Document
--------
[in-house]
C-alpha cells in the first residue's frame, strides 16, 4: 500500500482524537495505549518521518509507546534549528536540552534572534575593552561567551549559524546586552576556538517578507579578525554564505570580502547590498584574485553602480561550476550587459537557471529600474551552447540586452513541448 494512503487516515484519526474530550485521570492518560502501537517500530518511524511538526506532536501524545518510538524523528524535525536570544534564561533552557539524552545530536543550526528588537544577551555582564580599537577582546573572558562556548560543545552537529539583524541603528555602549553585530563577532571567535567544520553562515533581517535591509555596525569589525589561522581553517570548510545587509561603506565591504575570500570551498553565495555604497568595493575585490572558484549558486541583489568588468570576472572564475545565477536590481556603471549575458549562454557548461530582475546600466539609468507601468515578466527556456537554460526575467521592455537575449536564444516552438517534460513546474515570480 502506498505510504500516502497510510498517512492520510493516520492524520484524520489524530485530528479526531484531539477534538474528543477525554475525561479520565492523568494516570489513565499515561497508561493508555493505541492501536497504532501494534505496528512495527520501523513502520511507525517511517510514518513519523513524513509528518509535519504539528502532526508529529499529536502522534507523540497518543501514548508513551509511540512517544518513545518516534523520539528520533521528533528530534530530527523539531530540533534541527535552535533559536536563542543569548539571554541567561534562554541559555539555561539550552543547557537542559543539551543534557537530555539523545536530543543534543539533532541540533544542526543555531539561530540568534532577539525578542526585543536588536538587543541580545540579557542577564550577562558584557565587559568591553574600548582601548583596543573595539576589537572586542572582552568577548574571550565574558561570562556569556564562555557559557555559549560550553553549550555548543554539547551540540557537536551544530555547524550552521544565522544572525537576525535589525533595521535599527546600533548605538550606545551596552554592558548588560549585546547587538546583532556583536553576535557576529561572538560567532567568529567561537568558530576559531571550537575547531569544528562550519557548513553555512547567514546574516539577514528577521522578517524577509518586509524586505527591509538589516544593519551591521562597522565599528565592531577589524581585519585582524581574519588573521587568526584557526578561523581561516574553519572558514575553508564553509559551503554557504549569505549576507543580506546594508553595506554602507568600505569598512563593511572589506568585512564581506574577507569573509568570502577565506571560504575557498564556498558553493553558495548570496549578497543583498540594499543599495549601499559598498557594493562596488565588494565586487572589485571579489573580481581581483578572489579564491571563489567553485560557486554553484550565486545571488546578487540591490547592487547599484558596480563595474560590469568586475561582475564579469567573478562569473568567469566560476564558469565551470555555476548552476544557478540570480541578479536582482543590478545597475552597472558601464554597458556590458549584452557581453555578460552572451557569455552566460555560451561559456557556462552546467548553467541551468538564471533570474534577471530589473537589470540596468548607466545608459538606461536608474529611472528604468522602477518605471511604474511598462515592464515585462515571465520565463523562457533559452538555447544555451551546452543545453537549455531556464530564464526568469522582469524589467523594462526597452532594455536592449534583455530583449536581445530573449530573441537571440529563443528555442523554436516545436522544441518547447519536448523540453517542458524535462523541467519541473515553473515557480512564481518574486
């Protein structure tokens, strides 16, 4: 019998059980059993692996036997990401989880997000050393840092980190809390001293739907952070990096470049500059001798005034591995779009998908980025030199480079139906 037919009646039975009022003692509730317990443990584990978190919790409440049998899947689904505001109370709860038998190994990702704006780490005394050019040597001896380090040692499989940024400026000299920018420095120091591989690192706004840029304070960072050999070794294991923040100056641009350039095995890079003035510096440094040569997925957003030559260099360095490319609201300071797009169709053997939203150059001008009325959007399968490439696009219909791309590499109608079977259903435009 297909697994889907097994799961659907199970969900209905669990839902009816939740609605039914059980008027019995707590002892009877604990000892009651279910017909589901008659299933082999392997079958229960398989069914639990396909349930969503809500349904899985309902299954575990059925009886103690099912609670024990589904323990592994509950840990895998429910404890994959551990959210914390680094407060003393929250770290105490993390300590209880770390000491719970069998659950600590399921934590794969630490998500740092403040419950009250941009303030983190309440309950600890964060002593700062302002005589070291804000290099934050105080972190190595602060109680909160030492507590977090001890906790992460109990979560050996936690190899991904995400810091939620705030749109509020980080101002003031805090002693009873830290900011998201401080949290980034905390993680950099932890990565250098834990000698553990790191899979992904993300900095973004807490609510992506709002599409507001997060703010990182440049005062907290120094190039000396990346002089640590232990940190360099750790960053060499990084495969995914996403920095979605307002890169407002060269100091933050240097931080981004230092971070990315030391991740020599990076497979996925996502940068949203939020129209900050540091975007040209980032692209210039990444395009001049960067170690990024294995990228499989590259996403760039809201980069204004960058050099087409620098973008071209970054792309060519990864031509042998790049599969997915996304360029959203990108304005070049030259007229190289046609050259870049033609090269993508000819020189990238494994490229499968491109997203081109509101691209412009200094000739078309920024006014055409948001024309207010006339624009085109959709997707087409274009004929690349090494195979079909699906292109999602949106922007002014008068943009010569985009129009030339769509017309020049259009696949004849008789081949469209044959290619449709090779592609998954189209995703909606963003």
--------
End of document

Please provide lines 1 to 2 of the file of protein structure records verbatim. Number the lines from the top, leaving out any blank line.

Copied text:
[in-house]
C-alpha cells in the first residue's frame, strides 16, 4: 500500500482524537495505549518521518509507546534549528536540552534572534575593552561567551549559524546586552576556538517578507579578525554564505570580502547590498584574485553602480561550476550587459537557471529600474551552447540586452513541448 494512503487516515484519526474530550485521570492518560502501537517500530518511524511538526506532536501524545518510538524523528524535525536570544534564561533552557539524552545530536543550526528588537544577551555582564580599537577582546573572558562556548560543545552537529539583524541603528555602549553585530563577532571567535567544520553562515533581517535591509555596525569589525589561522581553517570548510545587509561603506565591504575570500570551498553565495555604497568595493575585490572558484549558486541583489568588468570576472572564475545565477536590481556603471549575458549562454557548461530582475546600466539609468507601468515578466527556456537554460526575467521592455537575449536564444516552438517534460513546474515570480 502506498505510504500516502497510510498517512492520510493516520492524520484524520489524530485530528479526531484531539477534538474528543477525554475525561479520565492523568494516570489513565499515561497508561493508555493505541492501536497504532501494534505496528512495527520501523513502520511507525517511517510514518513519523513524513509528518509535519504539528502532526508529529499529536502522534507523540497518543501514548508513551509511540512517544518513545518516534523520539528520533521528533528530534530530527523539531530540533534541527535552535533559536536563542543569548539571554541567561534562554541559555539555561539550552543547557537542559543539551543534557537530555539523545536530543543534543539533532541540533544542526543555531539561530540568534532577539525578542526585543536588536538587543541580545540579557542577564550577562558584557565587559568591553574600548582601548583596543573595539576589537572586542572582552568577548574571550565574558561570562556569556564562555557559557555559549560550553553549550555548543554539547551540540557537536551544530555547524550552521544565522544572525537576525535589525533595521535599527546600533548605538550606545551596552554592558548588560549585546547587538546583532556583536553576535557576529561572538560567532567568529567561537568558530576559531571550537575547531569544528562550519557548513553555512547567514546574516539577514528577521522578517524577509518586509524586505527591509538589516544593519551591521562597522565599528565592531577589524581585519585582524581574519588573521587568526584557526578561523581561516574553519572558514575553508564553509559551503554557504549569505549576507543580506546594508553595506554602507568600505569598512563593511572589506568585512564581506574577507569573509568570502577565506571560504575557498564556498558553493553558495548570496549578497543583498540594499543599495549601499559598498557594493562596488565588494565586487572589485571579489573580481581581483578572489579564491571563489567553485560557486554553484550565486545571488546578487540591490547592487547599484558596480563595474560590469568586475561582475564579469567573478562569473568567469566560476564558469565551470555555476548552476544557478540570480541578479536582482543590478545597475552597472558601464554597458556590458549584452557581453555578460552572451557569455552566460555560451561559456557556462552546467548553467541551468538564471533570474534577471530589473537589470540596468548607466545608459538606461536608474529611472528604468522602477518605471511604474511598462515592464515585462515571465520565463523562457533559452538555447544555451551546452543545453537549455531556464530564464526568469522582469524589467523594462526597452532594455536592449534583455530583449536581445530573449530573441537571440529563443528555442523554436516545436522544441518547447519536448523540453517542458524535462523541467519541473515553473515557480512564481518574486